The same is true with Conary…you can rollback to previous known good states.  You can also diff each changeset locally with the remote repository.  Now imagine this with Fedora packages…if something is broken, chances are Foresight will find a fix for it much more quickly than someone in Fedora…a single command can diff the previously known good version with the broken version and find out the shortcoming.  Or perhaps a known good verion in Foresight that isn’t Fedora based might be used to diff the Fedora RPM version and find out the differences in them.  In all, it’s going to help developers track down problems faster.  This helps Fedora…they now have a small number of Foresight developers who will be working with hundreds of popular Fedora RPMs looking to see if they work or are broken.

Most of the benefit will be measurable in Foresight because they’ll be able to use just about any package Fedora creates…but the Foresight community is FULL of very capable developers…guys that really know what they’re doing.  If they can make this a collaborative effort Fedora will gain exceptionally smart developers as well…even if testing packages on a different platform, they’ll have eyeballs on these packages and if a fix is found or made for them they will definitely go upstream to Fedora.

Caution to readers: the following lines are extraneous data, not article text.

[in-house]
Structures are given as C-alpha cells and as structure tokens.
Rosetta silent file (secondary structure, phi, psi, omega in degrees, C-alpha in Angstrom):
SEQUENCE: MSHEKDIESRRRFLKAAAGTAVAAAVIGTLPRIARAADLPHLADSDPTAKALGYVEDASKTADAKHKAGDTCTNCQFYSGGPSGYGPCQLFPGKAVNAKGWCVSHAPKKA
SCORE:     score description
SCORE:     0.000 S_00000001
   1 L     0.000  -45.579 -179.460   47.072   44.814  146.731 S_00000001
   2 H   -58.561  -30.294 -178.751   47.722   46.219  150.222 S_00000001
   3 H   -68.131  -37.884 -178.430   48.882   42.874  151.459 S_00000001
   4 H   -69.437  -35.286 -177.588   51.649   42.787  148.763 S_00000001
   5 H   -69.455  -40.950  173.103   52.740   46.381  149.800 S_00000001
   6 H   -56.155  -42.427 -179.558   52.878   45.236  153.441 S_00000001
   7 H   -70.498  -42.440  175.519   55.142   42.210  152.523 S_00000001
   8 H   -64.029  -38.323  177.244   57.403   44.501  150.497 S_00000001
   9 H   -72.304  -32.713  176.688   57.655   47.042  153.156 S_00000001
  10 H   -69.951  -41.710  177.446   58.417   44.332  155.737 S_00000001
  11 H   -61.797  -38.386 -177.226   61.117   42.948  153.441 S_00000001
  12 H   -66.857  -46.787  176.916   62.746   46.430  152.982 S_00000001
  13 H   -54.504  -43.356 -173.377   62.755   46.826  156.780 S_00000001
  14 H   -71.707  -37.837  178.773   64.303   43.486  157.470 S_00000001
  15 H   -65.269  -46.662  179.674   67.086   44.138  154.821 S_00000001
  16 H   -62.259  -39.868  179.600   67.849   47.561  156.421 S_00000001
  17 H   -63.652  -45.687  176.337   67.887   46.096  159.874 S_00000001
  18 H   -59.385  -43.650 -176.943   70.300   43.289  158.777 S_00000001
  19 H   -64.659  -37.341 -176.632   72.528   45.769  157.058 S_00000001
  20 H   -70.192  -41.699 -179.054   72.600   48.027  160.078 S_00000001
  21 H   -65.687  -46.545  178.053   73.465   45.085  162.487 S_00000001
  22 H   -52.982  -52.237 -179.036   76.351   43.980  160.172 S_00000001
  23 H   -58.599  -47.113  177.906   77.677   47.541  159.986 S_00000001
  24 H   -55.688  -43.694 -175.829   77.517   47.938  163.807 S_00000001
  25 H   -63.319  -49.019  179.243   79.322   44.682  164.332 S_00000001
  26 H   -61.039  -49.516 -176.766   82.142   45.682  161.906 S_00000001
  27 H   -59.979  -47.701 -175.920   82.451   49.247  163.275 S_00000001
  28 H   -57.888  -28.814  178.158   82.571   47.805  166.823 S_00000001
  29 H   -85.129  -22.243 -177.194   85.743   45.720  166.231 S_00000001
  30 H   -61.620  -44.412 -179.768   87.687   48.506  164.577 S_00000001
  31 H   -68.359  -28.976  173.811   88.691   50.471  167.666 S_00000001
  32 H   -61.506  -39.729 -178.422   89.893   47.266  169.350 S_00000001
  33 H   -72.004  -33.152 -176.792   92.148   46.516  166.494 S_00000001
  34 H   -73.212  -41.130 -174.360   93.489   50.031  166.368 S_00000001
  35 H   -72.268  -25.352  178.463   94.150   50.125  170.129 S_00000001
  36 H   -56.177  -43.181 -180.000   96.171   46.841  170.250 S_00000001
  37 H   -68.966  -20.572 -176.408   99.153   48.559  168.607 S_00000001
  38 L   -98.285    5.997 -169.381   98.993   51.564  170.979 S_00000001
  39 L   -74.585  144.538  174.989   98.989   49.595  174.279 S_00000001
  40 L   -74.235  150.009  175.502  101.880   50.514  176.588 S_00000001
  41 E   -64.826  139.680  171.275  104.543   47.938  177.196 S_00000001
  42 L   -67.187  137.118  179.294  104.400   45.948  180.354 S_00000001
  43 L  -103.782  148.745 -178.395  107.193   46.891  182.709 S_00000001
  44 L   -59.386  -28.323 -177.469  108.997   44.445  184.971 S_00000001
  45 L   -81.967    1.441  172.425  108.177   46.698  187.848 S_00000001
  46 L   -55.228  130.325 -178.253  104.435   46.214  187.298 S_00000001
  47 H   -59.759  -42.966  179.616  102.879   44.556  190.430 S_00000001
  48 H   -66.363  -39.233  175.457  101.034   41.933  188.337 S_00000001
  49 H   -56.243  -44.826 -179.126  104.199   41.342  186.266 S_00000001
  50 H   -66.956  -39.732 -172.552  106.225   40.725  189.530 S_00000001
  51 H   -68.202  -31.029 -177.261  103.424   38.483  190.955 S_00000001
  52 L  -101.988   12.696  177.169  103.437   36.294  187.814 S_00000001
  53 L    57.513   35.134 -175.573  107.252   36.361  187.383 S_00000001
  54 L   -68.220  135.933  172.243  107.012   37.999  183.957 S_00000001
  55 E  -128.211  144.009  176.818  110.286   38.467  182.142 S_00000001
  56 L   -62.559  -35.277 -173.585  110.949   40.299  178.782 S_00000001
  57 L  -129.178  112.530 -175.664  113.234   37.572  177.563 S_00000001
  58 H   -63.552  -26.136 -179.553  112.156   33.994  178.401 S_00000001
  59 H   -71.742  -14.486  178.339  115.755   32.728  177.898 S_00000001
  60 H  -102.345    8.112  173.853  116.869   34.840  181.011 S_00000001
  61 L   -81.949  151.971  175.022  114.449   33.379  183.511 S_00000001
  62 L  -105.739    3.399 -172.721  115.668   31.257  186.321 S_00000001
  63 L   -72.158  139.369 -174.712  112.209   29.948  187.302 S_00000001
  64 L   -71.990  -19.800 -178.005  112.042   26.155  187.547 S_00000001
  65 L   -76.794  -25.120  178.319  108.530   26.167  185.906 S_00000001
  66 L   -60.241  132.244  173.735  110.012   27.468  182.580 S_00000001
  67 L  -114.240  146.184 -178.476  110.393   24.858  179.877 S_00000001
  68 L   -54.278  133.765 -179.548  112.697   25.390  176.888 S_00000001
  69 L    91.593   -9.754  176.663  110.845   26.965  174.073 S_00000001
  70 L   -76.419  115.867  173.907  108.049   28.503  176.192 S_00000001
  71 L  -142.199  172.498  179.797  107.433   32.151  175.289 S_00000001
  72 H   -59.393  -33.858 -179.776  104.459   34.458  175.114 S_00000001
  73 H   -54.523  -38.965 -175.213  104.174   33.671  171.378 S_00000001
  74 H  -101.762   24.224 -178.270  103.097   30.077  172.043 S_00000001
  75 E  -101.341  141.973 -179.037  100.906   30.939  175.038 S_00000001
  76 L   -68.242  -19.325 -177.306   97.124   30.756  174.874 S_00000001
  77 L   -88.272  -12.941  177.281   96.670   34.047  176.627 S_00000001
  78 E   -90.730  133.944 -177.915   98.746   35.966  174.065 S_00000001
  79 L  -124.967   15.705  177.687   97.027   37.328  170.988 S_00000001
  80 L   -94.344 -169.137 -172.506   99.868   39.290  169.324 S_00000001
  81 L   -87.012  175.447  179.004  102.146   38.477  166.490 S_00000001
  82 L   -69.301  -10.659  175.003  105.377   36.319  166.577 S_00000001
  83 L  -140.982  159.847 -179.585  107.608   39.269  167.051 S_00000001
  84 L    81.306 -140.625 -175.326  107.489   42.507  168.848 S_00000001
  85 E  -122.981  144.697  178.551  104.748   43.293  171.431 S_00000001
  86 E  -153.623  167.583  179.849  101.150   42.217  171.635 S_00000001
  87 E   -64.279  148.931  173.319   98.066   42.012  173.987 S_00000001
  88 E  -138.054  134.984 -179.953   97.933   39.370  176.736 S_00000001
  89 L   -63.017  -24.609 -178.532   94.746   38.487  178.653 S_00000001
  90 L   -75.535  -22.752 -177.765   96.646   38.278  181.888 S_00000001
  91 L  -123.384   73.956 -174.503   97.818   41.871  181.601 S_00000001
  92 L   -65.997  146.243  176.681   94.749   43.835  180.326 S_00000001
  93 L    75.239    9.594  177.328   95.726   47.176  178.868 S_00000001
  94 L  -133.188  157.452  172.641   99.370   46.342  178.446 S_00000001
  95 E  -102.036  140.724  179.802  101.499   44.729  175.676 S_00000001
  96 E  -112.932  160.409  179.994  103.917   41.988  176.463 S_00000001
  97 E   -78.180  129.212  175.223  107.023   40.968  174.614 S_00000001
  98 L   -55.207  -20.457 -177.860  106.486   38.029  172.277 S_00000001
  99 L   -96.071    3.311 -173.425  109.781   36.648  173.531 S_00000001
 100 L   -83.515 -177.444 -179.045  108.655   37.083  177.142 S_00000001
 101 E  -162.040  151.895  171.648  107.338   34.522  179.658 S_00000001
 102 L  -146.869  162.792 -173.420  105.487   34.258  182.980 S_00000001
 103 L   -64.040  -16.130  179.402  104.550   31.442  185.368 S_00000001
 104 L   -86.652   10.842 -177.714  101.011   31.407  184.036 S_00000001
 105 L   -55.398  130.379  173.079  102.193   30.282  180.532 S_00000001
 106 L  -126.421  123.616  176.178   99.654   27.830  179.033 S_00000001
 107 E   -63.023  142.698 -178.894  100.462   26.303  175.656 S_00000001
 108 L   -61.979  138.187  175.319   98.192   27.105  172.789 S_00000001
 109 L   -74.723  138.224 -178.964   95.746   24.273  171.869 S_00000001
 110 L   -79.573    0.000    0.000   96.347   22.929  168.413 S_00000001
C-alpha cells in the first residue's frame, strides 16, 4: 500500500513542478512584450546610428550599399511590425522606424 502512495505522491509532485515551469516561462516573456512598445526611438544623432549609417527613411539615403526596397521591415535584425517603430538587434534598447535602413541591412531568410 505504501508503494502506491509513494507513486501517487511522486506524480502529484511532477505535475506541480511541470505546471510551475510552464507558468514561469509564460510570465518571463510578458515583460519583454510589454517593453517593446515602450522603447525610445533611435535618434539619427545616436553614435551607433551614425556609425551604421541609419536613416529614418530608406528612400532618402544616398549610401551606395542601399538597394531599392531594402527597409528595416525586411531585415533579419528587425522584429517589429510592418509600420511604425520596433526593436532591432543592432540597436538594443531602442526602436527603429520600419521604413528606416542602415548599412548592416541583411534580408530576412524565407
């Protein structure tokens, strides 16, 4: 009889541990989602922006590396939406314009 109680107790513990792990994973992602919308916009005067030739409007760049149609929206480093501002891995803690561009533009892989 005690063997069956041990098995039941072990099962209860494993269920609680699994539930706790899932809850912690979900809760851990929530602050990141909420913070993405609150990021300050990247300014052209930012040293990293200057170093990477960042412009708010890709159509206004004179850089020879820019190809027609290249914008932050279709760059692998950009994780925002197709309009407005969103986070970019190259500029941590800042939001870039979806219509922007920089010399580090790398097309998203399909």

Hopefully, this puts things right from my initial wrong.  I don’t claim to be an insider for Foresight…I just know a lot of the people involved and ask questions a lot….I also pay attention to the developer mailing list.  If you have any questions, please leave a comment and I’ll attempt to track down answers for them 😀

Dell E521 and PCLinuxOS 2007 Final

It’s been a process of elimination to get my Dell E521 working. Previous workarounds with boot options didn’t work…so I had to use a combination of boot options to get things working nice and stable.

I powered up the PCLinuxOS 2007 Final LiveCD and began the installation to disk. During the bootloader configuration I appended the following text to the end of my linux, failsafe, and framebuffer entry:

noacpi irqpoll pci=routeirq

From there, I saved, closed all programs and rebooted. Upon first boot I opened Synaptic and installed the PCLinuxOS .a64 Kernel which is optimized for 64 bit processors. I then opened up the PCLinuxOS Control Center yet again, went to the boot section and altered my grub bootloader again with the same information in the code above. I rebooted to make sure my changes worked.

When logging in this time, I opened Synaptic and installed the Nvidia 97xx drivers for my graphics card (Fata1ity 7600GT). After this installs you’re prompted to restart X and upon login…you should be presented with quite a stable and quick desktop.

Hopefully this works well for those of you out there that are using E521’s or E520’s as I believe they have the same mainboard (not sure though).

New Linux with an Old Laptop: Fedora Core 4

Guest Editor Apostasy has decided to take a look at current distributions and how they perform and install on an older laptop. This article is the first in a series of many that will look at distributions such as Suse 10, Fedora Core 5, Mandriva, and other desktop-centric distributions.